Whilst not a new avenue by any stretch, I think theatre stands to gain so much from the storylines that become popular on our screens. Think how many series, films and documentaries even have become so prevalent to our society in lockdown. People who find themselves at home have been relying on these for entertainment and thus the engagement in some of the storylines has been phenomenal. I really think theatre can take advantage of this. Whilst live shows have been off the cards, writers and producers alike have been able to watch on as tigers and chess players take the world by storm; so what better way to bring punters back than to tell them their favourite stories in the magical musical format? Of course I’m not saying there should be a Joe Exotic musical; and I’m certainly not guaranteeing that basing a musical off of a successful show or film will bring success. There are so many moving parts that need to come together from the lighting, the music writing, the staging and the acting. However, if these parts do work well, as we have seen in the past with the likes of 'Legally Blonde', this could be a gold mine for musical theatre. Fans of the film or series will be ecstatic to see one of their favourites in a stage form; others will be curious to see how the film has been interpreted on stage, whilst some musical fans may be excited to see how a popular script has been put into song. Whatever the reason though, basing a musical off of a popular film is sure to bring in fans who may not have found themselves in the auditorium otherwise. Of course, this relationship works two ways and we have also seen musicals adapted for the screen, or even written with the screen in mind, and this is a bonus too. Whilst it may seem that Hollywood can swoop in and snatch popular theatre stories and project them to the masses for profit, you could also argue this is again likely to drive fans back to theatres to see the story in its true and original form.
Another noteworthy point is the great music that gets exposed to us all when musicals are pushed to the masses. It seems a recent thing but thinking back over the years there are a few examples of when music from musical films or theatre has dominated the charts. The most recent that spring to mind are the soundtracks from 'The Greatest Showman', 'Moana' and 'Hamilton'; three great musicals with great music. I have a feeling that music from the theatre or silver screen will become even more dominant in the charts in the future; the songs offer something very different from the rest of the Top 40. First of all, the writing is inspirational; not only are the songs filled with great motifs, melody and instrumentation, but the lyrics are so unique; they tell us part of a story. I think this is one of the main reasons people engage with the music so much; whilst a catchy chart track can be great, a musical theatre song can transport you into a story, take you back to the theatre and engage you with the characters. In today’s age, escapism is such a key mechanism for a lot of us, and what better way to escape than to immerse yourself in five minutes of a story full of our favourite characters? This is surely likely to drive people to theatres in the same way people go to a concert - to hear their favourite songs performed live, and not only that but to see it in its purest form as part of the production.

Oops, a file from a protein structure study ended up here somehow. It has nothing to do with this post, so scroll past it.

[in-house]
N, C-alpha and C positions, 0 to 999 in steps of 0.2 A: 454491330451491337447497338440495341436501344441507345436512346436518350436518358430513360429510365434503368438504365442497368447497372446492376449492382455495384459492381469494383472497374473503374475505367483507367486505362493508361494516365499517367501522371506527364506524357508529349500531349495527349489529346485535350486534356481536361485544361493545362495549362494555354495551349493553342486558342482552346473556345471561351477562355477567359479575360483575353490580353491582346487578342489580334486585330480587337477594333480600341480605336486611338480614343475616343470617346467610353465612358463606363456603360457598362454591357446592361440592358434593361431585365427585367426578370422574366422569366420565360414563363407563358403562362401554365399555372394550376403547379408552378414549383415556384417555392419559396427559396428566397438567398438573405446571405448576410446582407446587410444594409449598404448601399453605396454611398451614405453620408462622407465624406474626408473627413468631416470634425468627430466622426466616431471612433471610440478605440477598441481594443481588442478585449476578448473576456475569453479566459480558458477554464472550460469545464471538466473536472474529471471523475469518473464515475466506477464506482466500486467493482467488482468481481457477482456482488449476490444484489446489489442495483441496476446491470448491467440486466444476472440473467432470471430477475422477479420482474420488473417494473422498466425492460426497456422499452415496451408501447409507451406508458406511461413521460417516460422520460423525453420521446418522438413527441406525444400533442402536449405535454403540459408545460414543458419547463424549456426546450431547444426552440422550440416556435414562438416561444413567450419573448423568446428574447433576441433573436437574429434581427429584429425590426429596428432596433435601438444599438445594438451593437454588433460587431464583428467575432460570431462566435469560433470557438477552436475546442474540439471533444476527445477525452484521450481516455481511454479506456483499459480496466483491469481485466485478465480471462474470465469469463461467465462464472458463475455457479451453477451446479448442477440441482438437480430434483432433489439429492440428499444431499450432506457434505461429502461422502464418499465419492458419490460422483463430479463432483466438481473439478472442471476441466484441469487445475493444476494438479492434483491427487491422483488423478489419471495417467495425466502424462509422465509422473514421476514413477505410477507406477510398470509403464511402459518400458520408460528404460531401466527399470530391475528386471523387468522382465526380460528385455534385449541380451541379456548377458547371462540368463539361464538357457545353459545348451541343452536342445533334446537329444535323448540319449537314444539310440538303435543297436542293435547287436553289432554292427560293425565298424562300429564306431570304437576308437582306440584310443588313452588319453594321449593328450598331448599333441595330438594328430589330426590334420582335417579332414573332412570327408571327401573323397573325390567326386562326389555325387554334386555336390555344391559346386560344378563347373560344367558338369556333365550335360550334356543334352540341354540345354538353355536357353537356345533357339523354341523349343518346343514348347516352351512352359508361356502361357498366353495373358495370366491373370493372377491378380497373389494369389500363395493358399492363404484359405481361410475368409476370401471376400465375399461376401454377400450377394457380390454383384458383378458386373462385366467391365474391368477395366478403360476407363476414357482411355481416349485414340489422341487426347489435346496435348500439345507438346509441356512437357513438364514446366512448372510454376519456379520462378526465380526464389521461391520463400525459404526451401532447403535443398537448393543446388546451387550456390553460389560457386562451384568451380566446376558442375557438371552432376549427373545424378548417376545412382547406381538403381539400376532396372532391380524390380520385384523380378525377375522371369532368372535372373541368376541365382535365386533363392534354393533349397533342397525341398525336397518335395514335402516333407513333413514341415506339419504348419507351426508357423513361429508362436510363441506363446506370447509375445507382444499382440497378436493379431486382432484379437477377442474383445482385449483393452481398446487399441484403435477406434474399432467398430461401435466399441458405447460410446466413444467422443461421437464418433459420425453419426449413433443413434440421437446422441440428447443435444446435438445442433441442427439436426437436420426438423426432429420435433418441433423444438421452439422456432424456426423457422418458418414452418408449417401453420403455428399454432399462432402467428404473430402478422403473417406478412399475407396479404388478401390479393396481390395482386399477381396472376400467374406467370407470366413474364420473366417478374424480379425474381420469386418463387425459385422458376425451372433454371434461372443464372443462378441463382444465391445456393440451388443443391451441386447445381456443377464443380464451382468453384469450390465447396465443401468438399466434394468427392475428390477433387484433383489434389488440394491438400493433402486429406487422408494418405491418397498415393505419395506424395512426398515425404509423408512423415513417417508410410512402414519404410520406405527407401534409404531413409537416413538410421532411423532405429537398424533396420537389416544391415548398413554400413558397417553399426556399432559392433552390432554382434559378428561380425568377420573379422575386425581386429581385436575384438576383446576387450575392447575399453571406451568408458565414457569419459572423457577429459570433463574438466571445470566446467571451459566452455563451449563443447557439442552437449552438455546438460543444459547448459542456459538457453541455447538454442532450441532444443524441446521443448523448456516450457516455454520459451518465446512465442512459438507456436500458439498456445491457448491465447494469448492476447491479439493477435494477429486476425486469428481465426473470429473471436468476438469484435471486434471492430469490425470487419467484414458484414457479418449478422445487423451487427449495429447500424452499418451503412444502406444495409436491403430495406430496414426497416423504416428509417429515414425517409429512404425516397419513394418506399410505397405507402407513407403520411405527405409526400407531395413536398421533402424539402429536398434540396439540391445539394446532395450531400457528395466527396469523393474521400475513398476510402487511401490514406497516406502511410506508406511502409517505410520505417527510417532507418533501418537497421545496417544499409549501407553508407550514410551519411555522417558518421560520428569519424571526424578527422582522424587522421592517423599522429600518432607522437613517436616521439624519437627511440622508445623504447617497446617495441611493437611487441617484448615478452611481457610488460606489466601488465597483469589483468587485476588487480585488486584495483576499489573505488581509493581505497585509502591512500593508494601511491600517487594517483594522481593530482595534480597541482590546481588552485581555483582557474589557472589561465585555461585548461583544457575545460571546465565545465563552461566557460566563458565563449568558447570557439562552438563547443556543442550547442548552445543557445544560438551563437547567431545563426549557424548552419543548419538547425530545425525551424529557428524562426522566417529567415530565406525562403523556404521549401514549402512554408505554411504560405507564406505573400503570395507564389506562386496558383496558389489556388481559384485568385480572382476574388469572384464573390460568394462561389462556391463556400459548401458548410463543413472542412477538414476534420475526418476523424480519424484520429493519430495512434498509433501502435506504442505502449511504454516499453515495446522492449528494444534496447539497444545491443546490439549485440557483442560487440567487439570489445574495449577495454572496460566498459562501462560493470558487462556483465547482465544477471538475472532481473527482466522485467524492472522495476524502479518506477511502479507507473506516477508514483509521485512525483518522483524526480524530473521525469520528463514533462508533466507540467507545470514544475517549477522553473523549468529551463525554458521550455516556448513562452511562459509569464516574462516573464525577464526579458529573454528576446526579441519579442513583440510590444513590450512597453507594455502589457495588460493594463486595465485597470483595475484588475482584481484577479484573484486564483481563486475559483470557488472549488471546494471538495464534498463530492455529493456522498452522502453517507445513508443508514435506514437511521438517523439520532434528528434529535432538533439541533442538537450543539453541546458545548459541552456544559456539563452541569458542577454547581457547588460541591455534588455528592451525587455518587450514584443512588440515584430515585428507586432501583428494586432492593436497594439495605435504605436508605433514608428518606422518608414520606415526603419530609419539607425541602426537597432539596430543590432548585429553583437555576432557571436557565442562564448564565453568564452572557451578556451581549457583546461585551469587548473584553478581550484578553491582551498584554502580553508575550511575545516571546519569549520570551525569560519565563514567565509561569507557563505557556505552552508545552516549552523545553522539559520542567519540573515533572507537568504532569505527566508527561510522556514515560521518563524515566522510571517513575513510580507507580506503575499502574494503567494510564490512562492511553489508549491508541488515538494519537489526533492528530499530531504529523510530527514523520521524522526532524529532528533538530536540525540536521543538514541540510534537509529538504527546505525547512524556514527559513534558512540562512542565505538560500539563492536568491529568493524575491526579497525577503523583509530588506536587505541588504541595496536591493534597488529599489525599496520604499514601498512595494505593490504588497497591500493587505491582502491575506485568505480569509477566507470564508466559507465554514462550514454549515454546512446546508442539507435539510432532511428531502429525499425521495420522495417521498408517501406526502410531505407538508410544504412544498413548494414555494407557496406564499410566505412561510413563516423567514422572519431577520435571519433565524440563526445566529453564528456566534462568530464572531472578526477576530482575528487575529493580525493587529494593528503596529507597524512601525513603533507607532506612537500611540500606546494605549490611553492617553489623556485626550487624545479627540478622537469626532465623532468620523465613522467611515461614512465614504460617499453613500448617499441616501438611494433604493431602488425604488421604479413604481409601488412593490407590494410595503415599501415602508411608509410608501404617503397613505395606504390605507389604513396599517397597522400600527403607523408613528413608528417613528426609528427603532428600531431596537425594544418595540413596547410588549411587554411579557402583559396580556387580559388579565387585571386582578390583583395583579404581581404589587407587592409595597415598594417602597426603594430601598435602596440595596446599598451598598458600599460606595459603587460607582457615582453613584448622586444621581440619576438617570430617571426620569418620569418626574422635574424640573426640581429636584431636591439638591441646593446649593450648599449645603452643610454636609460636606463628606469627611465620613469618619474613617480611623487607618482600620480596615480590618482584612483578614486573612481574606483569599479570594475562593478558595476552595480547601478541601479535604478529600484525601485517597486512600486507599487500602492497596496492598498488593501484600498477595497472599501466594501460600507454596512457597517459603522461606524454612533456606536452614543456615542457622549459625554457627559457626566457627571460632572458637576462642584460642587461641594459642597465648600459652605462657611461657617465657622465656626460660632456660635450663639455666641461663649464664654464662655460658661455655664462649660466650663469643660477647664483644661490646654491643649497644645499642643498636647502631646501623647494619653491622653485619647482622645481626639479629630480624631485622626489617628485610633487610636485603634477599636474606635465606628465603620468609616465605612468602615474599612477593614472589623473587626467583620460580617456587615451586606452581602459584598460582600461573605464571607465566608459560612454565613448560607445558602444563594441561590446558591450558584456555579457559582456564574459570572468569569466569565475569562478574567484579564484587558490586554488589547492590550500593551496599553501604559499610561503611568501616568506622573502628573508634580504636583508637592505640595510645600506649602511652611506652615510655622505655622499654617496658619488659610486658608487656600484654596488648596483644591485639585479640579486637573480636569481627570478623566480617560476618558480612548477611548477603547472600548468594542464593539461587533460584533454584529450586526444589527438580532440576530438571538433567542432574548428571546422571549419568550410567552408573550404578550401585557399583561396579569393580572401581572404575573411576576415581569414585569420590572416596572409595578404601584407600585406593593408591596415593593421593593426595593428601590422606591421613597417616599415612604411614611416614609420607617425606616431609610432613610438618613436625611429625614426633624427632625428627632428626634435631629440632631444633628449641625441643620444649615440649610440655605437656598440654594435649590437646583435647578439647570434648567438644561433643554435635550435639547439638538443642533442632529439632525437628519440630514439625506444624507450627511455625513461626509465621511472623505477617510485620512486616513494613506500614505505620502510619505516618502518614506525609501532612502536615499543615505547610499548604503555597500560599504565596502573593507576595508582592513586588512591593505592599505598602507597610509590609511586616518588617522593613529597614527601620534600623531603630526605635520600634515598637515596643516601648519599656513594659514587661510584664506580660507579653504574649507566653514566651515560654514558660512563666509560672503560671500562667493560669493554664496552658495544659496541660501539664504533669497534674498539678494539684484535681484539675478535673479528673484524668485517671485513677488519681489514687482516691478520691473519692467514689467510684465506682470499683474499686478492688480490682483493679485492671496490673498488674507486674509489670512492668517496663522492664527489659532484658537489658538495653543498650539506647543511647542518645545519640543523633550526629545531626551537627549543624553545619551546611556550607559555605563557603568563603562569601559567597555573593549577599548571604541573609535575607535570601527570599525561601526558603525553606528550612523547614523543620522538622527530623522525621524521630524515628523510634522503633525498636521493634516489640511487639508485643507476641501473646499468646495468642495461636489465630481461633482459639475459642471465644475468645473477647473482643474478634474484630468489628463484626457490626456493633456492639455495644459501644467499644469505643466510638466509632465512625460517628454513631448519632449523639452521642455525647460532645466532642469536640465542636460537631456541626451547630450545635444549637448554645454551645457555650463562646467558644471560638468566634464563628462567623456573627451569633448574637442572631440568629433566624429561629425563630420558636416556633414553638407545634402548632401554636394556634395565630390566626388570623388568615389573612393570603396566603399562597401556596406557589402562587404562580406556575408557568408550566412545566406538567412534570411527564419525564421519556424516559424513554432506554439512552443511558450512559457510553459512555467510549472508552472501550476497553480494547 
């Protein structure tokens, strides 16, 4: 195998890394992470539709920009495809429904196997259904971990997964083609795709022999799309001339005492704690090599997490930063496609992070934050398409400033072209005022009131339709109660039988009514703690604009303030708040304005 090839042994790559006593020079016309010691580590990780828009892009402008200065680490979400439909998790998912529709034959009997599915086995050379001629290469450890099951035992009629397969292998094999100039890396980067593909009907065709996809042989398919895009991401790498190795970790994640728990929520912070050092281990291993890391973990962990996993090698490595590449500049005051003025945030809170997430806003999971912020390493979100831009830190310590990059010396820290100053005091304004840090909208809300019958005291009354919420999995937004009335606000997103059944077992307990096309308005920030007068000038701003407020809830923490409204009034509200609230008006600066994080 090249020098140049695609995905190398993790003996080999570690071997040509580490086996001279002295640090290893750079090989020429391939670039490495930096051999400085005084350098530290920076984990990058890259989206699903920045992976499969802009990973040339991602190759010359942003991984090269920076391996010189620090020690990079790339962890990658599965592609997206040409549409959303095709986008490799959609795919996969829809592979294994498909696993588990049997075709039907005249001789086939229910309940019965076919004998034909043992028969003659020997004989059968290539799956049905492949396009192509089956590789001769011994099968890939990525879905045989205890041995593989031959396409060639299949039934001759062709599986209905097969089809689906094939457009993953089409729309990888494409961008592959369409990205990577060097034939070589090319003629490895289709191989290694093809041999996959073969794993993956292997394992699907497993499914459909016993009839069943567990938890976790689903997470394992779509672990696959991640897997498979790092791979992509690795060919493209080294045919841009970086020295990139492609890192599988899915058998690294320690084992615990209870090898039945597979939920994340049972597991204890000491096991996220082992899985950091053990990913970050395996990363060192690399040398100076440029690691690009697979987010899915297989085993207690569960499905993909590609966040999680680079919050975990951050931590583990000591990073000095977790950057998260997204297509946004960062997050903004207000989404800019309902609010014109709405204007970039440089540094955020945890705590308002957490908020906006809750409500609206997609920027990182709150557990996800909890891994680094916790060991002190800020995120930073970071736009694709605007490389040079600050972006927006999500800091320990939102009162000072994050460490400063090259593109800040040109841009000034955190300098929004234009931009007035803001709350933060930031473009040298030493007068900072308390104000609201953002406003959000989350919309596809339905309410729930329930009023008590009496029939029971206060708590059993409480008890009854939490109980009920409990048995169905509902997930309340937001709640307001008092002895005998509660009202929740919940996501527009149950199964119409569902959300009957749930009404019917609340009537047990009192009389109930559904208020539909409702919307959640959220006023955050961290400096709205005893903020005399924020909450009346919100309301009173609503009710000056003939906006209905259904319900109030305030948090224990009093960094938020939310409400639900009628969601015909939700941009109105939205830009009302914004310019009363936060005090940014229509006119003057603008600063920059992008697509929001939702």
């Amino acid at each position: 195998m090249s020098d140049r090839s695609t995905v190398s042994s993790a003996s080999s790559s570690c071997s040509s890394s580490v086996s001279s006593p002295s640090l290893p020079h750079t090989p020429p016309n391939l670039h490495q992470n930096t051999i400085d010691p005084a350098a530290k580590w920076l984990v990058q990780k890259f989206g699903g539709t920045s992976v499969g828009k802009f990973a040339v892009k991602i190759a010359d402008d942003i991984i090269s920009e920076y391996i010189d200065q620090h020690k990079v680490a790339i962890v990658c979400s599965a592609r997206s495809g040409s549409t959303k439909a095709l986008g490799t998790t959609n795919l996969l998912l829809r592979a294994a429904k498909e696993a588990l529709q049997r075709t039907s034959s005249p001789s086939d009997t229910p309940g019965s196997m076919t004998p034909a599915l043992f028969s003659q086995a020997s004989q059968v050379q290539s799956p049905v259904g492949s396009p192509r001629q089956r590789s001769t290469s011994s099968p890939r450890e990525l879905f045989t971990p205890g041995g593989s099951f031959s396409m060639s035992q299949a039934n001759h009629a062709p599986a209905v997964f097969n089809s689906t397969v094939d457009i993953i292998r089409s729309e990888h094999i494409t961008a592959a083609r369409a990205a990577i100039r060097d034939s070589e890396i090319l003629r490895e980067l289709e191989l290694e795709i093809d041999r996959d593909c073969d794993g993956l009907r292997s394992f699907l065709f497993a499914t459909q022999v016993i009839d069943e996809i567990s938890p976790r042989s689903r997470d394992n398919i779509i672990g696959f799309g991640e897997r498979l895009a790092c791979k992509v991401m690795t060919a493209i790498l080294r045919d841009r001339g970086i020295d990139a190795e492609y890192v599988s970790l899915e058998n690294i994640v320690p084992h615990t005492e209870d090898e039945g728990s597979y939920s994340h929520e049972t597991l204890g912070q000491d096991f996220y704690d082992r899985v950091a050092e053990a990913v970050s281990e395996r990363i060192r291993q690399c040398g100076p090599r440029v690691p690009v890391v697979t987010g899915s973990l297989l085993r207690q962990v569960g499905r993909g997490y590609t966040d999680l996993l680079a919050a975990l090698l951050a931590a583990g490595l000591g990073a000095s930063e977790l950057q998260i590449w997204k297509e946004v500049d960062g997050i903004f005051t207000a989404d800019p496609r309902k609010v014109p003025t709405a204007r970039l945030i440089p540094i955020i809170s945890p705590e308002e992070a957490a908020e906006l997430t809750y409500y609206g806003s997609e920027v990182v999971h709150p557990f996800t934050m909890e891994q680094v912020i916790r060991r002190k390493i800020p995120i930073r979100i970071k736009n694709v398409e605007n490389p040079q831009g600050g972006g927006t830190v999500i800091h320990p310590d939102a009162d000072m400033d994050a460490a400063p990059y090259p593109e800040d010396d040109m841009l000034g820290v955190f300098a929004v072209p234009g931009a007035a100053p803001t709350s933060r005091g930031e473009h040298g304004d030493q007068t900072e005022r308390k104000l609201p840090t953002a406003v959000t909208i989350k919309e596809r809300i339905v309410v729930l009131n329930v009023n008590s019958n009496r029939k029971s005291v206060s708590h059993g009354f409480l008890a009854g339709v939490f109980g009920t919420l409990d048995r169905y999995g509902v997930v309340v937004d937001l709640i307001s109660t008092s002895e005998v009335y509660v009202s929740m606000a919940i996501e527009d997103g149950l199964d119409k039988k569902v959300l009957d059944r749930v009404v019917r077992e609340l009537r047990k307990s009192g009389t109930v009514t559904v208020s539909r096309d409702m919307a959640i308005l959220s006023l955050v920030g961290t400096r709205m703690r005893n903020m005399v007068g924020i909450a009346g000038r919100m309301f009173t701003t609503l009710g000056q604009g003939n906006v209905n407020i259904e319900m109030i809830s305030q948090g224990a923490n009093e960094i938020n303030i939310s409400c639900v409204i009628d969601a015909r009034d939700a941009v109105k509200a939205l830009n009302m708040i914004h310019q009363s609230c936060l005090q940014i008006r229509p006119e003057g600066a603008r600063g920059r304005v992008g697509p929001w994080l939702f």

So should musical theatre pursue its courtship with the screen further? Absolutely. As I said before I’d love to be able to make my way to the theatre more but reality stipulates otherwise; especially in the last year. This means that had it not been for the streaming of 'Hamilton' I simply never would have been able to see it, and with all the hype surrounding it I’d have really felt like I was missing out. I really believe that with a year of lost action to make up for and with everyone unable to attend theatres at the minute, the whole industry can really gain by pushing its relationship with technology and giving the masses more of a taste of what is on offer.
Leave a Reply.
Buy print editions of Mindful Melody Issue 12 below!